Zahra Denideni, Pharmacy Education and training lead

Zahra Denideni, Pharmacy Education and training lead, talks about her experience of Covid-19, including the impact it has had on her role as Chair of our Disability and wellbeing staff network.

What does your role normally involve?

I look after anything that falls under Pharmacy Education and training, alongside my colleague, Alison Redfern. The department has a whole range of training programmes including independent prescribing; and NVQ courses for trainee pharmacy technicians.

I run the pre-registration pharmacy training programme where graduates undergo training for one year to become fully functioning pharmacists.

Alison and I also share a teacher practitioner role off-site at Kingston University, where we conduct lectures, tutorials and workshops. We also host undergraduates for placements, as well as write and mark exam questions, essays and projects.

Separate to this, I chair the disability and wellbeing staff network. These network meetings allow staff to share information and good practice. It is also an opportunity to highlight any issues encountered by colleagues with disabilities, or for managers to seek guidance on how to accommodate staff with specific needs.

How has it changed as a result of Covid-19?

The usual training programmes had to take a back seat when Covid-19 emerged. Our Spanish students had to return to Spain; cross-sector and university placements were cancelled; and Kingston University moved all teaching and assessments online.

Our department also saw a shift in focus on training as we increased intensive care capacity on the St George’s site. This is because more pharmacists were required to provide a service to these areas.

The wellbeing of my department became an even higher priority, especially at the beginning of the pandemic. Since Covid-19, I have been more involved in addressing staff concerns and ensuring that my team has all the most up-to-date information.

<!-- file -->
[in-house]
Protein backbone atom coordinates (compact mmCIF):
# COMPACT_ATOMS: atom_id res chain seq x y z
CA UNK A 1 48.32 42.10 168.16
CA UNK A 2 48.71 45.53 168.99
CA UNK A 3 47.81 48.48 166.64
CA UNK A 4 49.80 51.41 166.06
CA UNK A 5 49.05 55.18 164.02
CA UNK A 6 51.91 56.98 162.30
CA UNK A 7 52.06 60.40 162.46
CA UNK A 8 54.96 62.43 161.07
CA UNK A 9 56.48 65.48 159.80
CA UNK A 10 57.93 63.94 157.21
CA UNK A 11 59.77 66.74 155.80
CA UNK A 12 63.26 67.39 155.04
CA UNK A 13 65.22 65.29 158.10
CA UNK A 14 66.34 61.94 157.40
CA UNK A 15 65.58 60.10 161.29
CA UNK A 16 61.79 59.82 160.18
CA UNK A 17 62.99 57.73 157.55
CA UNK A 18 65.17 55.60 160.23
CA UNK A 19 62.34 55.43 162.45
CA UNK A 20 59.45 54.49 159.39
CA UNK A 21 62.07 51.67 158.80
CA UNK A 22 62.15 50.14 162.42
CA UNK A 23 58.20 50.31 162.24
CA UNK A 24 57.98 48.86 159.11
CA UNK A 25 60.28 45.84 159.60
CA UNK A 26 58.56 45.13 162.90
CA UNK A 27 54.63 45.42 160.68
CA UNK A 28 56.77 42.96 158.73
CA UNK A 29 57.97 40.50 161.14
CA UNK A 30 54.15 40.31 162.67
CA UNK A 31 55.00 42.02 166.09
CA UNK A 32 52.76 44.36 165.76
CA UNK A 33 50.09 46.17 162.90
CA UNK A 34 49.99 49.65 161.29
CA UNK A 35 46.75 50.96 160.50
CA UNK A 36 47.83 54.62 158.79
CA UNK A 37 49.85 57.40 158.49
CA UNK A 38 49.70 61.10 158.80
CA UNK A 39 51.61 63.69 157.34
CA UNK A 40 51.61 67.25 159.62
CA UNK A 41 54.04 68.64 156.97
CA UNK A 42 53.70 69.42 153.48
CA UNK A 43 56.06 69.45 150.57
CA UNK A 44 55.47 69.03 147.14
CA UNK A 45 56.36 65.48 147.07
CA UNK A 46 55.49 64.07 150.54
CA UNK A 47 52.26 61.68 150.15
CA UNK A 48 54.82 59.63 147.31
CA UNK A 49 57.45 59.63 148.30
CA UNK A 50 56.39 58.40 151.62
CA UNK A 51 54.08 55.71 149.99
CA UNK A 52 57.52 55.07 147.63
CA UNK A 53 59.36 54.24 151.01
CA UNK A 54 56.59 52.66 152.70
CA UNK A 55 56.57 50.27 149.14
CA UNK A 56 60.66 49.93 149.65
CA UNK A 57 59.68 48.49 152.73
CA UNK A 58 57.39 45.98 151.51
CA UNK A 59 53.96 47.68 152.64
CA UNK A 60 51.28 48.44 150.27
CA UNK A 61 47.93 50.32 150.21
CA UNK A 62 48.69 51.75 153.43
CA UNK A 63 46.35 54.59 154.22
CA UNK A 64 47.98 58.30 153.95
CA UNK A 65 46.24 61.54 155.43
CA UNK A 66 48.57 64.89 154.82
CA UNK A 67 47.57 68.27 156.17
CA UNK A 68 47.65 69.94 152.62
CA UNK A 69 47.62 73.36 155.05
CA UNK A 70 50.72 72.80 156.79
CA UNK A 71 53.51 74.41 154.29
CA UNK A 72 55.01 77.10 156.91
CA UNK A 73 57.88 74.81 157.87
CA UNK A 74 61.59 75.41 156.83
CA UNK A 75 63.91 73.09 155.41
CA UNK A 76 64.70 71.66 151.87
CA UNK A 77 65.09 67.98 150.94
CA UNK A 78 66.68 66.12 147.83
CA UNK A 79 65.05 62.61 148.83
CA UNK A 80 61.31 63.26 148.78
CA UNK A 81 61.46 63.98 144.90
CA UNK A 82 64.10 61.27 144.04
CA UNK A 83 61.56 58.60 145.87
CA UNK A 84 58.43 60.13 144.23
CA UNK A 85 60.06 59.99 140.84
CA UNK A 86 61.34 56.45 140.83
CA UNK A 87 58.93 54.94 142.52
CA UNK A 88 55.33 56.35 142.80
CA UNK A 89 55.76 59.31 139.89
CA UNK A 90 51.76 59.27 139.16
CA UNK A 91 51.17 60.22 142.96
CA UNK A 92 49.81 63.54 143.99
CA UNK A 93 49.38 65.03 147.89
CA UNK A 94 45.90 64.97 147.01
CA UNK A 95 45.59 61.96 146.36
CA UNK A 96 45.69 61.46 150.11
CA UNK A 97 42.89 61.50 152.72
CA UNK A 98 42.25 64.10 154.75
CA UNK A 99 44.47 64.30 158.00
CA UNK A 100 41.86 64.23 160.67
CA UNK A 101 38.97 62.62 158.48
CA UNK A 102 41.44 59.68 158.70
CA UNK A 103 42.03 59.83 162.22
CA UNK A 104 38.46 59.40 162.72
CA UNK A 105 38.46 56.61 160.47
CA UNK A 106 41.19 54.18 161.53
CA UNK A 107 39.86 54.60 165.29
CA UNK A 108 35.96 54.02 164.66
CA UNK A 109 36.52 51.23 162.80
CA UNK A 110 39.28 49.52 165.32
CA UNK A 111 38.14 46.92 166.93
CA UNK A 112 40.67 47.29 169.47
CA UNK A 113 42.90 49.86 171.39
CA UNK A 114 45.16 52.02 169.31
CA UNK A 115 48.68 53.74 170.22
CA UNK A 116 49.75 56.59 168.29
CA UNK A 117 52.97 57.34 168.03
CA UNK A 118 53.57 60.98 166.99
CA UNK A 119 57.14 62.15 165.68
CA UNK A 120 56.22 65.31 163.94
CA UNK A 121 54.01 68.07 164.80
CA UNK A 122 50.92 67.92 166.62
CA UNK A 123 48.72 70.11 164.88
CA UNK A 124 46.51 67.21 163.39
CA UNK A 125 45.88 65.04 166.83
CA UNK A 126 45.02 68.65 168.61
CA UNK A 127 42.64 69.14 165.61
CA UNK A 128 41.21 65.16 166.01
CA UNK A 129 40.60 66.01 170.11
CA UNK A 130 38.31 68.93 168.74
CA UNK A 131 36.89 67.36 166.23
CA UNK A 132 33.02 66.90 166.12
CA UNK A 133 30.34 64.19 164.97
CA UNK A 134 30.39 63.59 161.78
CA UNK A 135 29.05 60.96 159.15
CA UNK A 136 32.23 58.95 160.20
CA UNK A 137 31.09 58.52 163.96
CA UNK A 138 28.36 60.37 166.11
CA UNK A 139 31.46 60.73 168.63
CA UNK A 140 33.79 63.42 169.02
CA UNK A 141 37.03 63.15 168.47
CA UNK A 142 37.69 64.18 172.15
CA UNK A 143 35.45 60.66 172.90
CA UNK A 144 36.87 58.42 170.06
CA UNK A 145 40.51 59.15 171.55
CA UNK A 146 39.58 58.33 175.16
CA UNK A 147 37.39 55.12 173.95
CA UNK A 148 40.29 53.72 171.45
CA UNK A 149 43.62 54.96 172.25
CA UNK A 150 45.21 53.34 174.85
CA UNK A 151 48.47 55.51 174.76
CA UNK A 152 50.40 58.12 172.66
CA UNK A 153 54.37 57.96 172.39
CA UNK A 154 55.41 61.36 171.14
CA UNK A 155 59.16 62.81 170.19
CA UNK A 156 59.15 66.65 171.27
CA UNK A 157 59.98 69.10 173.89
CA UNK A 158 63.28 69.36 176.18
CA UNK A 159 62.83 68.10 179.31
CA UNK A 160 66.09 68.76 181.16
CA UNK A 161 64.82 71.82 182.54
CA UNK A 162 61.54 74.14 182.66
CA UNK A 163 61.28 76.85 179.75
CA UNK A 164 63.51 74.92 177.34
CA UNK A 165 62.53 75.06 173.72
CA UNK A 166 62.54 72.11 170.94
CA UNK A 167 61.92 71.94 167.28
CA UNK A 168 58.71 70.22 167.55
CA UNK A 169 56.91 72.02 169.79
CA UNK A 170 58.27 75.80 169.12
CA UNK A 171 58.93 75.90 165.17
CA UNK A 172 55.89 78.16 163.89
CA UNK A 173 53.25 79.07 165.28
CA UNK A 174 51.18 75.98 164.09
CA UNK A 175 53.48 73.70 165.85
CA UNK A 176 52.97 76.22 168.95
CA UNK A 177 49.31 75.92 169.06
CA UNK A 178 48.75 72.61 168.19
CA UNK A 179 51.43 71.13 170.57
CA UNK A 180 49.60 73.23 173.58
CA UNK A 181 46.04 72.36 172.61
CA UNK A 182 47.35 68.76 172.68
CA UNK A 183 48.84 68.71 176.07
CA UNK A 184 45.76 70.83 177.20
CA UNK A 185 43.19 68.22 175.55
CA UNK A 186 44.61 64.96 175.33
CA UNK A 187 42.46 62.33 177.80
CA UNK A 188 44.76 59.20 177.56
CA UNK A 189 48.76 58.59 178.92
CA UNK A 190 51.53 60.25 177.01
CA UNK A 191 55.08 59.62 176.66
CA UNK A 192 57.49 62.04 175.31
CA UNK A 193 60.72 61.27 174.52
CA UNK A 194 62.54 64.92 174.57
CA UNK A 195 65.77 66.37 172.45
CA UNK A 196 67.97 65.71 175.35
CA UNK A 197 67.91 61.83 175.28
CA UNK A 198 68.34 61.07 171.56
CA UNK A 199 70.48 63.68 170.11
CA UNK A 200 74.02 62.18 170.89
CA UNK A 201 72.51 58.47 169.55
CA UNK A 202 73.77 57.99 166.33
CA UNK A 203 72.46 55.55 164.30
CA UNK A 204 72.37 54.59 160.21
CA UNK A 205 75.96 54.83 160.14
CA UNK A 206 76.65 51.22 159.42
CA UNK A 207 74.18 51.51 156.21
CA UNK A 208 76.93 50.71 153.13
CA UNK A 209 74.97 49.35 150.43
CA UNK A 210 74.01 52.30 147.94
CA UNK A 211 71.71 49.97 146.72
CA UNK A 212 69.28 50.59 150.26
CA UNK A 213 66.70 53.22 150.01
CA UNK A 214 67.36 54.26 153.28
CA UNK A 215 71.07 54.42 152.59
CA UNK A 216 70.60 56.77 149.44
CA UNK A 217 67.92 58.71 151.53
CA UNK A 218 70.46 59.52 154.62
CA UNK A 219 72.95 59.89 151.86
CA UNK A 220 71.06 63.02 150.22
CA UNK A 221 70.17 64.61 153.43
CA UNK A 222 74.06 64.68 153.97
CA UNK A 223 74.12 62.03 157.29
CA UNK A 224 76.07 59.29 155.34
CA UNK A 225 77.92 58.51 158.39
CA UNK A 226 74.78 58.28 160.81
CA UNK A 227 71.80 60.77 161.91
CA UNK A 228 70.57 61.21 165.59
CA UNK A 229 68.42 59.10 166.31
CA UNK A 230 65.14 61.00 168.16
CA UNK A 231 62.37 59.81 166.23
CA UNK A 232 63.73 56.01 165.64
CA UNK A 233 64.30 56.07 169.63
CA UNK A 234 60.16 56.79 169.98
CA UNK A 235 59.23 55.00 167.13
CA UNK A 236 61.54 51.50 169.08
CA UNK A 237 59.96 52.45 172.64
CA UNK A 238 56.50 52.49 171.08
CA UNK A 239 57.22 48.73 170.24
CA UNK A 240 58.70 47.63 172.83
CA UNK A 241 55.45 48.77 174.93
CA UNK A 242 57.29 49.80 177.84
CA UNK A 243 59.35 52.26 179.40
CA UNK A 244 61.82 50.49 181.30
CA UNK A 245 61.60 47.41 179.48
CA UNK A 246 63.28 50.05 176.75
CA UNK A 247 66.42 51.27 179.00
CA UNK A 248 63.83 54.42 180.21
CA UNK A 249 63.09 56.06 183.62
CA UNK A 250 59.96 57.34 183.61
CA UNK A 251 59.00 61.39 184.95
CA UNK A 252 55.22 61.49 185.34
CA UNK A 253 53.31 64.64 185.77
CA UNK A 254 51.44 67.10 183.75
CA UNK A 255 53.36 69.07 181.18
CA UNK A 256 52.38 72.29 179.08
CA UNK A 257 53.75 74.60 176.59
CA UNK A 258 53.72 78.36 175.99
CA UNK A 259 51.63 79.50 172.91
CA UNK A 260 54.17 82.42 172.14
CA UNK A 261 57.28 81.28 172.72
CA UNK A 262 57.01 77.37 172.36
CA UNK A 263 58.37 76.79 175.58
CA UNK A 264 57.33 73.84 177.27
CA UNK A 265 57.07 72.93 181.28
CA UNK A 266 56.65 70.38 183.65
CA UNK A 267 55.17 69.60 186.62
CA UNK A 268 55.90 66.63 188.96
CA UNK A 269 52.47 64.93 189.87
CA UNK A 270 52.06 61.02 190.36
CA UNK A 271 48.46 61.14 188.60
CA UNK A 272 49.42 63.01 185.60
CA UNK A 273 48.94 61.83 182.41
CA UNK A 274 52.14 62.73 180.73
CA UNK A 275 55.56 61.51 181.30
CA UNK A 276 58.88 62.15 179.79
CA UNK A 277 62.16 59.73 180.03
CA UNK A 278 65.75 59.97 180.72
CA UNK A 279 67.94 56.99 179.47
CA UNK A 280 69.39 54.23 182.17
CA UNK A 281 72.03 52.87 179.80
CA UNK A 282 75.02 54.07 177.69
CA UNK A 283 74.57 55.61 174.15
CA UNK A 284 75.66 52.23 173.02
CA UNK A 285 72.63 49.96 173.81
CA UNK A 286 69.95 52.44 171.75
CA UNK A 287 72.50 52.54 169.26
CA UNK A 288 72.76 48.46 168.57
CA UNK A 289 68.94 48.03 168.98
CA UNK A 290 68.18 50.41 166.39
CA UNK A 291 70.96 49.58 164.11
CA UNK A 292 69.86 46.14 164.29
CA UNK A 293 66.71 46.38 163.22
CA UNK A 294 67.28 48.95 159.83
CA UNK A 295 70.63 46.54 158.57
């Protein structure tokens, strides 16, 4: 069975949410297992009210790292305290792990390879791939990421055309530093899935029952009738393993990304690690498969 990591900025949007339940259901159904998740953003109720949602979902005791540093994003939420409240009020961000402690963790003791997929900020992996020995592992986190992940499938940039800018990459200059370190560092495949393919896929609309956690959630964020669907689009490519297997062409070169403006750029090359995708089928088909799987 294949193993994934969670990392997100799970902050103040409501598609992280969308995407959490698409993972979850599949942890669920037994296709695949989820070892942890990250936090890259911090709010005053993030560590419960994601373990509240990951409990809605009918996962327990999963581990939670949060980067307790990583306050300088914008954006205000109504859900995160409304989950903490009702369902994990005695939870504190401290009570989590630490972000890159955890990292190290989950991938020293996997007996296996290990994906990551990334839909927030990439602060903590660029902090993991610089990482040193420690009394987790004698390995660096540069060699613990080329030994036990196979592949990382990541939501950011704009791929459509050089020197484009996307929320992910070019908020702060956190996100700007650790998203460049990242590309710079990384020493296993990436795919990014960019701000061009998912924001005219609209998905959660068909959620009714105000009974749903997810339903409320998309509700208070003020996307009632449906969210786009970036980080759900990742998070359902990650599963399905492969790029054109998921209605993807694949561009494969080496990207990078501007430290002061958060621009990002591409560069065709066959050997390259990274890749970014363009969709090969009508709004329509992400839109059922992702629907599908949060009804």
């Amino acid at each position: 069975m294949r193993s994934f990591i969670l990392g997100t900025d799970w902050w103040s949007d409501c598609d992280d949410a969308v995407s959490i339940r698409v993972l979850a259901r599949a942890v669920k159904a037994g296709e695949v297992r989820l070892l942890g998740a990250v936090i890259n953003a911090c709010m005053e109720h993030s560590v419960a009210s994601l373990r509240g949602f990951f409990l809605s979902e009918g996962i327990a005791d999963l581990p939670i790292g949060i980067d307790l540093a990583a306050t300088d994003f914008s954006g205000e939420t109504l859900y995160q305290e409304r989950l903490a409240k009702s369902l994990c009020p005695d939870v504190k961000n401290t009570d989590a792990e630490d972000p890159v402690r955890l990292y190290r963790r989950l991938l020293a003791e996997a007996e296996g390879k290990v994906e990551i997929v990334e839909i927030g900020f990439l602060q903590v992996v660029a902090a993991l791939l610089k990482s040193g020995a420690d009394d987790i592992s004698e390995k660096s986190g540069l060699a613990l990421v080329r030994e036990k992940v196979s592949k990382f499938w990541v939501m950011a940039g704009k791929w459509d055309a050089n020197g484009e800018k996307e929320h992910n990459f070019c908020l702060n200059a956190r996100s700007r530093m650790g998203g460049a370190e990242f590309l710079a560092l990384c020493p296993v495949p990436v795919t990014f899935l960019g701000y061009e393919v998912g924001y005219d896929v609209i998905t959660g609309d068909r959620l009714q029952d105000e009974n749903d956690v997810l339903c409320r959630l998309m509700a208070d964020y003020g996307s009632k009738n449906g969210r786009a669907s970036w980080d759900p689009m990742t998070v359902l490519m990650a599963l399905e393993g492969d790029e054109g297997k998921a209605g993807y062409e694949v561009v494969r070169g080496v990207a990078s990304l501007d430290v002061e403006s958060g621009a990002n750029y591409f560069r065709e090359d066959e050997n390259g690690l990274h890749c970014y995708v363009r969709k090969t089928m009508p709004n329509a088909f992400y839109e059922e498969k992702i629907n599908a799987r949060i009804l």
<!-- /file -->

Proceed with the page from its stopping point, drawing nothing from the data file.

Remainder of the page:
Also, the way our disability and wellbeing network meetings are held have temporarily changed to ensure that we maintain social distance guidance. These meetings now take now place via conference call.

I know you are observing Ramadan. How has fasting been during the pandemic?

This Ramadan has been quite different and actually strange! Social distancing has meant that we are unable to meet our family and friends to open our fast and enjoy a meal together. Additionally, all places of worship are closed which means all congregational prayers have become solitary affairs conducted only in one’s household.

This year, with the cooler weather compared to previous years, fasting for me has not been difficult at all. I salute all staff who are working on the Covid-19 wards; wearing masks all day and doing the best they can whilst also keeping their fast.

Whether someone is observing Ramadan or not, I think Covid-19 has made us all self-reflect, and show more gratitude for what we have. I hope that self-reflection helps us all to be more aware of our actions and how we treat patients, the environment, and each other.

What has most impressed you about the response of staff/colleagues?

My trainees have had all their clinical rotations put on hold which proved to be incredibly difficult for them. The time for them to register as Pharmacists is coming, but their training has been severely impacted. However, they have all been troopers, proving to be an asset to the department as they have put their heads down and ploughed on with the work.

Staff have managed to pull together and define ‘resilience’ in the face of the unknown and a pretty grim reality. We have seen individuals across the department actively volunteer for redeployment to work in new, entirely foreign roles from occupational health to Nightingale, and as ICU healthcare assistants. The sheer extent of altruism not just within the department, but the organisation as a whole has been truly humbling.

What is the hardest thing about the current circumstances?

Not knowing what is coming our way in term of Covid-19 and its consequences.

I also miss my sister who is in Birmingham on her own and I am really gutted that I will not be able to celebrate Eid (Eid marks the end of Ramadan) with her. However, I am grateful that I can stay in contact with my siblings and parents through video calling and phone calls.

My thoughts go out to all those who are struggling with isolation, poor health or dealing with the loss of a loved one.